Holden is on track to have its third solar array in town after a solar developer secured the town planning board’s approval for a 27-acre installation.
Downeast Solar LLC has now begun coordinating with the Maine Department of Environmental Protection to build the panels that will generate 4.5 megawatts of power, according to Holden Town Manager Benjamin Breadmore.
Four-and-a-half megawatts of solar power can power 738 homes, according to the Solar Energy Industries Association.
Aviest Engineering, the company that Downeast has contracted to construct the panels, will begin logging in the fall, Breadmore said. The array will be on the backlot of Holden’s DeBeck Business Park off Route 1A, which Breadmore estimates will be finished sometime in fall 2022.
The array will include the panels, the panels’ structural base, fencing and driveway leading up to the installation, but it’s uncertain where the solar power will go, as Downeast Solar will have the ability to sell it, Breadmore said.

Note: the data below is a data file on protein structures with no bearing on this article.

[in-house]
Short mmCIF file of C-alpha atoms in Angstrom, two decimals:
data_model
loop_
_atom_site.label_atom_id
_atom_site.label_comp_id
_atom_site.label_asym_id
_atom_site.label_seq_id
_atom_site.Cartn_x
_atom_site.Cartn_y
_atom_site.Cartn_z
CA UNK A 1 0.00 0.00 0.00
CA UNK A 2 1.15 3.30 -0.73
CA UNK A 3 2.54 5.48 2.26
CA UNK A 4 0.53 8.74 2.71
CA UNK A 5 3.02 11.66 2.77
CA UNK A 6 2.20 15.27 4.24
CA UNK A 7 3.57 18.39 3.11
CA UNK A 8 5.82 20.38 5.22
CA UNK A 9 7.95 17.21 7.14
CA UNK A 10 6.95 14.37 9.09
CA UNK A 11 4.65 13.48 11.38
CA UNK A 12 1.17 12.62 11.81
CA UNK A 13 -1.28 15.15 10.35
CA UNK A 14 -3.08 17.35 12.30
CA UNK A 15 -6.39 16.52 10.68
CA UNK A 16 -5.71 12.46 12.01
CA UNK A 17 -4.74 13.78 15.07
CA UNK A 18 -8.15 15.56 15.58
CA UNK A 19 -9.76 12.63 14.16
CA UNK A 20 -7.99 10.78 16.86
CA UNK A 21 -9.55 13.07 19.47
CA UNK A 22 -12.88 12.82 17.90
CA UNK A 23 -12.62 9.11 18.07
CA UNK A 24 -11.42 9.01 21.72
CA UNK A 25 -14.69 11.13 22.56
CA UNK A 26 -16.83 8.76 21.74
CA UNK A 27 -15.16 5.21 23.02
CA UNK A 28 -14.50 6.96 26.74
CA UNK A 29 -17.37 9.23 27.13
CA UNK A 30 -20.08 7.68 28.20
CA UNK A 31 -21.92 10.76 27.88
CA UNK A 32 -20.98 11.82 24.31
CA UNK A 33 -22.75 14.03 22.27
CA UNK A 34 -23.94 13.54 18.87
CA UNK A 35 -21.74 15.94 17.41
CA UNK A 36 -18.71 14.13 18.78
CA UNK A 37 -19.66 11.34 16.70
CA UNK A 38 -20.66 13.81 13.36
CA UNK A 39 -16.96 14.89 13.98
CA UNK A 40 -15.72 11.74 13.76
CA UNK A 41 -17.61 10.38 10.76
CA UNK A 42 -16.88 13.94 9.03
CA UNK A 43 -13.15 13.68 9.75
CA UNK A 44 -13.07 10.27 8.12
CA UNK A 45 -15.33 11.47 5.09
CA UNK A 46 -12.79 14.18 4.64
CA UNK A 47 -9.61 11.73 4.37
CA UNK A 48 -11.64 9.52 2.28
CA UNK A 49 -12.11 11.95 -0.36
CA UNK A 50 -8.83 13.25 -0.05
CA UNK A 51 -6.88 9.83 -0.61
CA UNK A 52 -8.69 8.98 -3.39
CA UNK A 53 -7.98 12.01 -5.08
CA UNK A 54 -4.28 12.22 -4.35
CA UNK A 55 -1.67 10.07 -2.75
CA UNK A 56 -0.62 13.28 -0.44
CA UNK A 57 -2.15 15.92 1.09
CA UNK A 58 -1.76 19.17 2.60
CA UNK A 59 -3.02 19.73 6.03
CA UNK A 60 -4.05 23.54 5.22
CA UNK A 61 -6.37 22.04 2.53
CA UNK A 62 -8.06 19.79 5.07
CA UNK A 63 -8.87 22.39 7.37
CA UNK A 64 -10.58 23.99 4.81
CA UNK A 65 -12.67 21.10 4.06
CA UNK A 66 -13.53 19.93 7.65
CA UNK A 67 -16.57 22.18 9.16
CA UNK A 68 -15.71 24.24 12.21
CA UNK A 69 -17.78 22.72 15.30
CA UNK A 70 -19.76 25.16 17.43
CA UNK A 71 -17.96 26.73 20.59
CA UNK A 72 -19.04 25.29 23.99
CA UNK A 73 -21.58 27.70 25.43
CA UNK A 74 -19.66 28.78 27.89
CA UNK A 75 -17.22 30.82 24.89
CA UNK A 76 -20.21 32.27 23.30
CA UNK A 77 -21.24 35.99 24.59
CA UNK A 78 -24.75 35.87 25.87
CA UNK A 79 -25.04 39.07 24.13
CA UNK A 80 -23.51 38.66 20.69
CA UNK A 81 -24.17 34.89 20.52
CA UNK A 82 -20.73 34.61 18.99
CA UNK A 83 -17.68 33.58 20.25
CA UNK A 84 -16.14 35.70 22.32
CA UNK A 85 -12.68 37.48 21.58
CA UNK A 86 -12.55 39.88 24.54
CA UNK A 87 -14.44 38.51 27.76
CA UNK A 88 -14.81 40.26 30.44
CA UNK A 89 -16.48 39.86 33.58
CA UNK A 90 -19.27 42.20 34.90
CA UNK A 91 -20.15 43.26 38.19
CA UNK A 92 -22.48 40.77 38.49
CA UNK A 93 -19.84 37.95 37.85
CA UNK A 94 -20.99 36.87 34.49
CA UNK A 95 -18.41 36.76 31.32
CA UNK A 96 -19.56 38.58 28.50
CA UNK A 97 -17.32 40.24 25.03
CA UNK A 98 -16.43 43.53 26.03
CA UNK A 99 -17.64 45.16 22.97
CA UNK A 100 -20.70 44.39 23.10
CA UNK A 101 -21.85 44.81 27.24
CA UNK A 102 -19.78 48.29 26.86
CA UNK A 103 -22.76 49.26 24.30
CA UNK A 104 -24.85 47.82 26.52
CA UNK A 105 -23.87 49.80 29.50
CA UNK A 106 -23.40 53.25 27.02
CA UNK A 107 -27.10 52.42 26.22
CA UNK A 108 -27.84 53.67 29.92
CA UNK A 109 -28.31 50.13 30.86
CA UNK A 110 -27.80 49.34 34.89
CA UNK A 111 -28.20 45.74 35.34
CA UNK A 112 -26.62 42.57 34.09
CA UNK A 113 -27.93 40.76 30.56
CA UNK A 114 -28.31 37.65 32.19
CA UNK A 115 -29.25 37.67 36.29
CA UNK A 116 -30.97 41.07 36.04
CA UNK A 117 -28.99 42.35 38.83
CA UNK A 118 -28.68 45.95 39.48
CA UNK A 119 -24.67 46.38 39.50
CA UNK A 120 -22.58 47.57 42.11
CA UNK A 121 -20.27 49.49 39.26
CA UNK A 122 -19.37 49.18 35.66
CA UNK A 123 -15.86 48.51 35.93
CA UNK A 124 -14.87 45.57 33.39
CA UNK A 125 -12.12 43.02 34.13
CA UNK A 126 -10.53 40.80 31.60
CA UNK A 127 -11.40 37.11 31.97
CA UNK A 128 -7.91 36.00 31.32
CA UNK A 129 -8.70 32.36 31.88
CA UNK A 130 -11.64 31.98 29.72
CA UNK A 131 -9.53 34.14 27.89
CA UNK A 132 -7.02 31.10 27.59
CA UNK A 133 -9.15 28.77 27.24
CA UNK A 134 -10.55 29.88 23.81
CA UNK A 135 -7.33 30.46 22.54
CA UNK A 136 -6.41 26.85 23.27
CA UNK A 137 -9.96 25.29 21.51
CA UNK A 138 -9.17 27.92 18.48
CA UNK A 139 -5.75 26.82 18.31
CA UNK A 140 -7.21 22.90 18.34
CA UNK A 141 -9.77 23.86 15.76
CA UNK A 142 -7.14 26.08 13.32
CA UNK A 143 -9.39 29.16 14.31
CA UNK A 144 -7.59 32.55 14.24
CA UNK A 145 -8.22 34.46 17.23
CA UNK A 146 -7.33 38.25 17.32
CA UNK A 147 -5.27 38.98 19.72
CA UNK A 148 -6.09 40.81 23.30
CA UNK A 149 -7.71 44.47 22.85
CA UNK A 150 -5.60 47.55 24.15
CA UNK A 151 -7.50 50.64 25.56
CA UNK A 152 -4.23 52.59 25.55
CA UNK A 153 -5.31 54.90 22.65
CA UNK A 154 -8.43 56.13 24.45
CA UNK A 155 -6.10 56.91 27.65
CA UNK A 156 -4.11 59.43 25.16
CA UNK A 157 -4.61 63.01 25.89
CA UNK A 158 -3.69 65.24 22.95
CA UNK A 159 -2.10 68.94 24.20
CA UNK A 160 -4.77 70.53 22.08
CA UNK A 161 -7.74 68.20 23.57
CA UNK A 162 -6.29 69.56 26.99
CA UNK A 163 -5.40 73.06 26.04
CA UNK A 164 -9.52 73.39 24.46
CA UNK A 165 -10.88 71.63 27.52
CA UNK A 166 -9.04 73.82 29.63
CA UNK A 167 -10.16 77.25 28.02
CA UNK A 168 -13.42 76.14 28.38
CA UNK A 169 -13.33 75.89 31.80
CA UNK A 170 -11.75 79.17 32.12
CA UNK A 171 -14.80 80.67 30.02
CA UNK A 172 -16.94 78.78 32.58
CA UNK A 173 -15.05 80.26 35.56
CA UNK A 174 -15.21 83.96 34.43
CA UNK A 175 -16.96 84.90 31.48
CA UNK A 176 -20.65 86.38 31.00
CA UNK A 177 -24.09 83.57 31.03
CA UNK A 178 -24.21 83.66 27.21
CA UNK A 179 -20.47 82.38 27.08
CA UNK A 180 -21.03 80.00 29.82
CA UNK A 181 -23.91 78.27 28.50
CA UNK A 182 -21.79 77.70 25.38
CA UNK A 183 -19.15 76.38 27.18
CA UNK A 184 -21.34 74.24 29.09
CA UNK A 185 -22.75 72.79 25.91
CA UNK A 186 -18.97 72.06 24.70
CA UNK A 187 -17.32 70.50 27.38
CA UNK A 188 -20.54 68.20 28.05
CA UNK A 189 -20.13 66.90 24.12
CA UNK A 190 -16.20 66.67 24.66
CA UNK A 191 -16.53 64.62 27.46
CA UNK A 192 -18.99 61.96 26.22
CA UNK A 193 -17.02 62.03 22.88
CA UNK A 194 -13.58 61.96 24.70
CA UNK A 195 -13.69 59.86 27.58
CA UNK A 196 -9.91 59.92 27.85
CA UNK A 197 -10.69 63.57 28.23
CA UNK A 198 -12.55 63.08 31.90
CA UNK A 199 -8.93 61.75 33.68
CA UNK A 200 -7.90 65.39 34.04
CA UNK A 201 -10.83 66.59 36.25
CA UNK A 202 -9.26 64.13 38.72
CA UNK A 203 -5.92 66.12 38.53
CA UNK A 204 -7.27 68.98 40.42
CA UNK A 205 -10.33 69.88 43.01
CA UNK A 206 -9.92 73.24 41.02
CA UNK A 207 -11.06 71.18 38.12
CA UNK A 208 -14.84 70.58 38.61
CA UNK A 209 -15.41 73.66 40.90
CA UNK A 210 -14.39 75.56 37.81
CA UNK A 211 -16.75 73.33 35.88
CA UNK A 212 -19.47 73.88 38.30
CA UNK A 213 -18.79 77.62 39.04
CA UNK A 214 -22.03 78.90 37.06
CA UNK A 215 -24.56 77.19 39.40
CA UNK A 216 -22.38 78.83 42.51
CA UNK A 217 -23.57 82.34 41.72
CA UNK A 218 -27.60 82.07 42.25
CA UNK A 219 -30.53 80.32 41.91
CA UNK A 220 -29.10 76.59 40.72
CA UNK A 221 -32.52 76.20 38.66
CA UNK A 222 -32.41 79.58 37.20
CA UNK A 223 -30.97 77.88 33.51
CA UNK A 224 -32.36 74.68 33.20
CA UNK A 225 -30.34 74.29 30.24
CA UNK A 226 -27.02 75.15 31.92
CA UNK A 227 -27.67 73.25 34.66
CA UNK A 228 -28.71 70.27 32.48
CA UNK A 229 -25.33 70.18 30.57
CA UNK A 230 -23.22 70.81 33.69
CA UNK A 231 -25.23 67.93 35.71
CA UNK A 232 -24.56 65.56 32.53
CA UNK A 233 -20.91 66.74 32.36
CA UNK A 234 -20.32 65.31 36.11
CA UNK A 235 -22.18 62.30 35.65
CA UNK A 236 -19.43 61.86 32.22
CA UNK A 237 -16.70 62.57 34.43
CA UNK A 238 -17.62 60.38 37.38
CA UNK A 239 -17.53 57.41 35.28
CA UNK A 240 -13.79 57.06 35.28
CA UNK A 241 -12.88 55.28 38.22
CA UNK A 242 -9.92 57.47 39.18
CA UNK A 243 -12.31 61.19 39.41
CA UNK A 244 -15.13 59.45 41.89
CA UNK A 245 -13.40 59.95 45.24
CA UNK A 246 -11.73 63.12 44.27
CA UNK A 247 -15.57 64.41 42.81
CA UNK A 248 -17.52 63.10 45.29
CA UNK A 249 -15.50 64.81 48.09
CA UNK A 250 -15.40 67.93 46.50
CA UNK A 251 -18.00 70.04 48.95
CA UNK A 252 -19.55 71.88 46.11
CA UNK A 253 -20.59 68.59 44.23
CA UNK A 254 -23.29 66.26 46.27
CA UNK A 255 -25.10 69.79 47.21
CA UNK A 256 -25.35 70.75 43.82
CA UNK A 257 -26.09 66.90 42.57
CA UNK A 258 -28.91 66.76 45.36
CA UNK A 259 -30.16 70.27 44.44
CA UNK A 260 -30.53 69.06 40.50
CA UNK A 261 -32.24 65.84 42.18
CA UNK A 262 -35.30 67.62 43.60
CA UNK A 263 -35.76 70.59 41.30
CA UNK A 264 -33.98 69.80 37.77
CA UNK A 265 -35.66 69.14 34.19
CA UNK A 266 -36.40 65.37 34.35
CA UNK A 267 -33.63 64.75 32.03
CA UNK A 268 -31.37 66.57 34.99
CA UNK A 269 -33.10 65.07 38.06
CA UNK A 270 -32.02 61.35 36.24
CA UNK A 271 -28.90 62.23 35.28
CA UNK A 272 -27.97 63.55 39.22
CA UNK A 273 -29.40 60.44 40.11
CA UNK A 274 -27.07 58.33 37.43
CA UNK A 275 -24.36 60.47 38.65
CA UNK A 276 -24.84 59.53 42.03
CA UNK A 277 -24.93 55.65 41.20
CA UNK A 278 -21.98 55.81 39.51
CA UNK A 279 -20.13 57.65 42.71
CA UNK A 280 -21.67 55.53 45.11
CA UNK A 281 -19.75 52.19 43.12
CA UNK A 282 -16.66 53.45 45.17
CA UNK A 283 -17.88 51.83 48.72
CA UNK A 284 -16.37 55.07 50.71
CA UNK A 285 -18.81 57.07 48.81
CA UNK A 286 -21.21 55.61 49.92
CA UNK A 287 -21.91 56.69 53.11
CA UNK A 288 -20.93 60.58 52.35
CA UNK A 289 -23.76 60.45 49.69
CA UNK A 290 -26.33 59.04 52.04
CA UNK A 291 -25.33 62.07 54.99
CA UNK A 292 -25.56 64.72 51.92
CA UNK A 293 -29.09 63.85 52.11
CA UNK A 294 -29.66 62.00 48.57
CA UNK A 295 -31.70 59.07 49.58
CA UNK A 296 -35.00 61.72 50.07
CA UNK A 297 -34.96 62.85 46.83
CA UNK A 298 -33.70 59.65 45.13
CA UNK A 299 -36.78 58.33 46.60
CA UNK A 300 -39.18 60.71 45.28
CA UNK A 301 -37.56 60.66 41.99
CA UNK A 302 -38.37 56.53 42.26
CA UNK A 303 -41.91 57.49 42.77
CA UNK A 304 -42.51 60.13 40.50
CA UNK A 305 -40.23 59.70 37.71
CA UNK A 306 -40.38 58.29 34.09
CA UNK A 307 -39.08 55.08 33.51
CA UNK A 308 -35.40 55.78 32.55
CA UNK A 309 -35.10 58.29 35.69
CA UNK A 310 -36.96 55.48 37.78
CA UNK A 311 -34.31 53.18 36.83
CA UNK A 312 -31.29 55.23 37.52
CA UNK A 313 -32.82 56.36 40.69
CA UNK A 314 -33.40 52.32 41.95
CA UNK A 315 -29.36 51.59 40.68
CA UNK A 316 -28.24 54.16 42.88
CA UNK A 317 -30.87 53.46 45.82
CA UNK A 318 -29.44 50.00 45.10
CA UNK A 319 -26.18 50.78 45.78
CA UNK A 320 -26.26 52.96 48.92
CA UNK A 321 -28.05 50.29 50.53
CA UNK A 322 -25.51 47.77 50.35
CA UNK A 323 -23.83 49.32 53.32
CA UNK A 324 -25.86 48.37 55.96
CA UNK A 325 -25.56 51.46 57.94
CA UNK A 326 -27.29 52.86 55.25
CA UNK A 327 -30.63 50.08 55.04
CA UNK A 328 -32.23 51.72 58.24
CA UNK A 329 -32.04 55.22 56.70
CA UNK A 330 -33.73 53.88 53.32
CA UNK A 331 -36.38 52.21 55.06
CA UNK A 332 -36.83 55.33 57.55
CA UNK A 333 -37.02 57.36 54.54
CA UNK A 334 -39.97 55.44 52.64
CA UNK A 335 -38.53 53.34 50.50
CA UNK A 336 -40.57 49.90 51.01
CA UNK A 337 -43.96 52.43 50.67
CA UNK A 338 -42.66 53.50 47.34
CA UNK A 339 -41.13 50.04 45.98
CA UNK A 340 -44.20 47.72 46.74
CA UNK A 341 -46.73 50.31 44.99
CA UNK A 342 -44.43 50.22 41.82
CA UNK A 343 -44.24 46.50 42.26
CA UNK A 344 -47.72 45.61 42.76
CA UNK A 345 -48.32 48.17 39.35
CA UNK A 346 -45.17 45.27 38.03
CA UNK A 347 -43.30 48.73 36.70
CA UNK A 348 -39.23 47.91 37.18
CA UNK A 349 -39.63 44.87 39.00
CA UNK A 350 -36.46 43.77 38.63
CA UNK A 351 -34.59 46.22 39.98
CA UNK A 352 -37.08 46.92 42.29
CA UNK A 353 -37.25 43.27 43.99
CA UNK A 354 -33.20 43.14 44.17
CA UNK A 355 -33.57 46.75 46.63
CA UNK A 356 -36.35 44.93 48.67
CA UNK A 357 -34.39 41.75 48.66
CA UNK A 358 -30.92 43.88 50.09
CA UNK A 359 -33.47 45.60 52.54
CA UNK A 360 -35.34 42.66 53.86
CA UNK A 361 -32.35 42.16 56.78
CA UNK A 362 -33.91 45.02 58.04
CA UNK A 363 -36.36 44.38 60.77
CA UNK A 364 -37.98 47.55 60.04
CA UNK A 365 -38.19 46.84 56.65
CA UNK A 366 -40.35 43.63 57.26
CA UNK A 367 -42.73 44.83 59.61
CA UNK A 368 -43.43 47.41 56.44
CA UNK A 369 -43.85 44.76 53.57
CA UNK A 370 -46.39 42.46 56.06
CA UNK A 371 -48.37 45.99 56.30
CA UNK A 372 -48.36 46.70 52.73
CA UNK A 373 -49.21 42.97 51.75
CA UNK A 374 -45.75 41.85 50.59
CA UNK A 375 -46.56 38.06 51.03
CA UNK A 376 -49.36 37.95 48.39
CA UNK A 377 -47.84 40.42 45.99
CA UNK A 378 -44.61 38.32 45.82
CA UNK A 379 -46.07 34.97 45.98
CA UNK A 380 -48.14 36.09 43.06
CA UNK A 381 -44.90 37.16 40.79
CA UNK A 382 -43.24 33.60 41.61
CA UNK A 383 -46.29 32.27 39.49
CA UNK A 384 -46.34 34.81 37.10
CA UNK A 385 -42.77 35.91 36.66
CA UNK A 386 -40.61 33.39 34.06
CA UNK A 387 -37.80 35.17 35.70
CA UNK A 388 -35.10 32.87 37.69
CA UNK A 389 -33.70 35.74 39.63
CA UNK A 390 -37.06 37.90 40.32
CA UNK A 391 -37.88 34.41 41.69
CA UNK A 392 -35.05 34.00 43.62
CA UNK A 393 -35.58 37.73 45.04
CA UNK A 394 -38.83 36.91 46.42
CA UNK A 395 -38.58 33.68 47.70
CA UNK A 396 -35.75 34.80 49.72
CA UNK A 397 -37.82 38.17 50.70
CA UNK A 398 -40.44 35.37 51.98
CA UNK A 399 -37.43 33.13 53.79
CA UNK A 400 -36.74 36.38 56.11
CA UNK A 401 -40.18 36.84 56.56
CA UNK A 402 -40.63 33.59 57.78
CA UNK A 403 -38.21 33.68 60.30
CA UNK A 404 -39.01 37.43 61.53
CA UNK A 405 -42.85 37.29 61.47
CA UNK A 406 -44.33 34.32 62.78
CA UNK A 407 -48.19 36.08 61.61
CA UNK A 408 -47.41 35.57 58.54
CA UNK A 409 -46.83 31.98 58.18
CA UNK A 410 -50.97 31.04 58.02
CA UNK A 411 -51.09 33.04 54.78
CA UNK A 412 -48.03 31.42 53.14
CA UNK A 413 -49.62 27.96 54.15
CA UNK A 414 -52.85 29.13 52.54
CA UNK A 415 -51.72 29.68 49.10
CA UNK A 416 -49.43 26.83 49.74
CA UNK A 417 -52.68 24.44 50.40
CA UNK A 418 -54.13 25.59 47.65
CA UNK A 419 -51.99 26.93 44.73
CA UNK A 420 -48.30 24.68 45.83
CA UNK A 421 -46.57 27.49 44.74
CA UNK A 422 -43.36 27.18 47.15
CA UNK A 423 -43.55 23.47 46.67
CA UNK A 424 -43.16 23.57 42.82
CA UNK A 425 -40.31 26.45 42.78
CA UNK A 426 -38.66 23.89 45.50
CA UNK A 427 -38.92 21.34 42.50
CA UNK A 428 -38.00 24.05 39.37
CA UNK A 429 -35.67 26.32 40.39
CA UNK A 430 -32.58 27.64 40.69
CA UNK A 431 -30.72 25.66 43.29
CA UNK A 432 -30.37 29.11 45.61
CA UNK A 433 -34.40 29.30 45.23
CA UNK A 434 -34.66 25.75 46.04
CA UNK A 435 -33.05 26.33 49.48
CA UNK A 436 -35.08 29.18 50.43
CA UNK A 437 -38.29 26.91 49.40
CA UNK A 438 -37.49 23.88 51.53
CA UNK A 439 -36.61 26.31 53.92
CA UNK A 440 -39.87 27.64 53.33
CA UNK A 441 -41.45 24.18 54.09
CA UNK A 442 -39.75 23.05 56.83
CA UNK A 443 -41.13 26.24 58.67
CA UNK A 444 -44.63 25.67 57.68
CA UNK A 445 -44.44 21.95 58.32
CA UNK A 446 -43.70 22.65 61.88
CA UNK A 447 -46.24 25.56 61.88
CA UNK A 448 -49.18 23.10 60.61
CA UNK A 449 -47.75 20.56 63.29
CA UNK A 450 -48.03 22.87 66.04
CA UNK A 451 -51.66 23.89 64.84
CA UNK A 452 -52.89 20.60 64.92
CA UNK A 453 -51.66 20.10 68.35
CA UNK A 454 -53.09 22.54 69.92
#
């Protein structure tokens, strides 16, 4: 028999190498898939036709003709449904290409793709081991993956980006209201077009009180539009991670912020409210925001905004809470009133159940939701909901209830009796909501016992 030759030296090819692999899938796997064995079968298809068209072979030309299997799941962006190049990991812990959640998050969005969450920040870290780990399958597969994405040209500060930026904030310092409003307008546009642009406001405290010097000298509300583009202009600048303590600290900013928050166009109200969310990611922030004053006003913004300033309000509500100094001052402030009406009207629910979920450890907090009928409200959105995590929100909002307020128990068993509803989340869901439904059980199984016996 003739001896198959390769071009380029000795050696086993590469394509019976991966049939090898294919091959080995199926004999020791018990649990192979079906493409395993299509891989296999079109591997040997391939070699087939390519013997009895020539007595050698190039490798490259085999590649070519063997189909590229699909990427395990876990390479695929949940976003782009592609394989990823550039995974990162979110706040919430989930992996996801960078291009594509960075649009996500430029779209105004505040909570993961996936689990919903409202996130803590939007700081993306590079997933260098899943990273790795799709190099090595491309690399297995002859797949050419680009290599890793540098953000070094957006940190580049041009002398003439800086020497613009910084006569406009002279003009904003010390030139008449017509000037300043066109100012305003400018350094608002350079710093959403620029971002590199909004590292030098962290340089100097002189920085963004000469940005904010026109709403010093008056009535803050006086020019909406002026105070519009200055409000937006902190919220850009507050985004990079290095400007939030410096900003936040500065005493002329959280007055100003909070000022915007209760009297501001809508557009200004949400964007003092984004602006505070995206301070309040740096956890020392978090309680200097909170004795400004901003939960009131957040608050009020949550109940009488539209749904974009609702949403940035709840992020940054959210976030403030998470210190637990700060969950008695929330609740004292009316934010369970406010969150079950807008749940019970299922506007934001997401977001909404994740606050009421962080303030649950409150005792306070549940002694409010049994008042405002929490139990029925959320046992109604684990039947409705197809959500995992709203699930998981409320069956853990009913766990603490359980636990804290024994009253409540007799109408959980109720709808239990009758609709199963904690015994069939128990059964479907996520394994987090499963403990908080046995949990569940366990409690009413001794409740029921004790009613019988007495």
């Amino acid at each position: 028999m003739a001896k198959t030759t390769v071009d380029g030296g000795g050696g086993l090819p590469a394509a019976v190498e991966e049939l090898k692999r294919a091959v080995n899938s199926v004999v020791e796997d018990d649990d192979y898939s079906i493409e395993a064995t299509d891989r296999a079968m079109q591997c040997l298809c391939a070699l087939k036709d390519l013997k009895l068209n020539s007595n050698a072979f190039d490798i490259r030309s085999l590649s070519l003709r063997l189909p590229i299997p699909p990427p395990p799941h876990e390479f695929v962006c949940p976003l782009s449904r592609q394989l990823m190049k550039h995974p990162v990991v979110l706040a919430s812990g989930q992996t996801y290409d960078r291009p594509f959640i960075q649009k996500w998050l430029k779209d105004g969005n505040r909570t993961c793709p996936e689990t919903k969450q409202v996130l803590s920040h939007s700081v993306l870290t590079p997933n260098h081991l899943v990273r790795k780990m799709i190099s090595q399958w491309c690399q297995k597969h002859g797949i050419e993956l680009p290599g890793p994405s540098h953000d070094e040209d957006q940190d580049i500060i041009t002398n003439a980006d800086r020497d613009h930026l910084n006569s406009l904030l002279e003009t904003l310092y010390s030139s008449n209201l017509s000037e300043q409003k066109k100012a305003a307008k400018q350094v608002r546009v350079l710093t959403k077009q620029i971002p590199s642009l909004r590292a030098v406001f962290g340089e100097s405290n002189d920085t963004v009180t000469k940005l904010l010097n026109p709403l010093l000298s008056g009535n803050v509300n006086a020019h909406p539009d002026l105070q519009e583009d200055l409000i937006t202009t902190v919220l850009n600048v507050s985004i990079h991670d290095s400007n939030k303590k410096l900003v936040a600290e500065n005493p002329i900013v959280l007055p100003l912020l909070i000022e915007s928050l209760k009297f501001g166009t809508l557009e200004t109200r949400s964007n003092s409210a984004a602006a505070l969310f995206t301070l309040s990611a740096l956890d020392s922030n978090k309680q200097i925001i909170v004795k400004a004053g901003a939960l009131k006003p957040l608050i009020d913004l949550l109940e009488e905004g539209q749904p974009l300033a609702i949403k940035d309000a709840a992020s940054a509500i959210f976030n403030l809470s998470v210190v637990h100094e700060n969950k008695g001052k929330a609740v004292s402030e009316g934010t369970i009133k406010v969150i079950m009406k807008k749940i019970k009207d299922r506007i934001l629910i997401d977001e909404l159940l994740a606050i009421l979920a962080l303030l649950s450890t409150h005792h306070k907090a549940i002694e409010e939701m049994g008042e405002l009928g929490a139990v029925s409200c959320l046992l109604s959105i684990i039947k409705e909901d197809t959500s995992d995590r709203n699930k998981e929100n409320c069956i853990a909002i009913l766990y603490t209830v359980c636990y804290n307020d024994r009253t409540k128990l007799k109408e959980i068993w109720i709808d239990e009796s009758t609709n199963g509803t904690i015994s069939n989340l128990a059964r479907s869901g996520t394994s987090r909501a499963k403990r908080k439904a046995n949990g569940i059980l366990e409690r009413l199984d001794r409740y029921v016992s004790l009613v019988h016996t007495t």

“It’s a private business. They could sell to Holden residents or to other Maine residents,” he said.
Downeast Solar’s business agent didn’t respond to a voicemail left at her Portland office Wednesday.
Holden’s two other solar arrays on Eastern Avenue and Main Road generate a total of 7 megawatts of power. Along with the Downeast array, the 11.5 megawatts would be more than enough to power all Holden homes and businesses, Breadmore said.
Maine has seen a flood of new solar projects in recent years following the 2019 expansion of incentives to build such projects through the state’s net energy billing program. The state had nearly 246 megawatts of solar capacity installed this year, according to the Solar Energy Industries Association, with about two-thirds of the capacity having been installed since 2019. The association ranked Maine 21st in the nation for expected growth in solar over the next five years.
Now, a new law adds requirements before medium solar arrays such as the one pending in Holden can take advantage of net energy billing, which gives small- and medium-sized solar developers credits for excess power they supply to the grid.
Supporters of the legislation, which became law without Gov. Janet Mills’ signature on July 1, hope the new requirements slow down the pace of new solar projects in an effort to contain costs to ratepayers.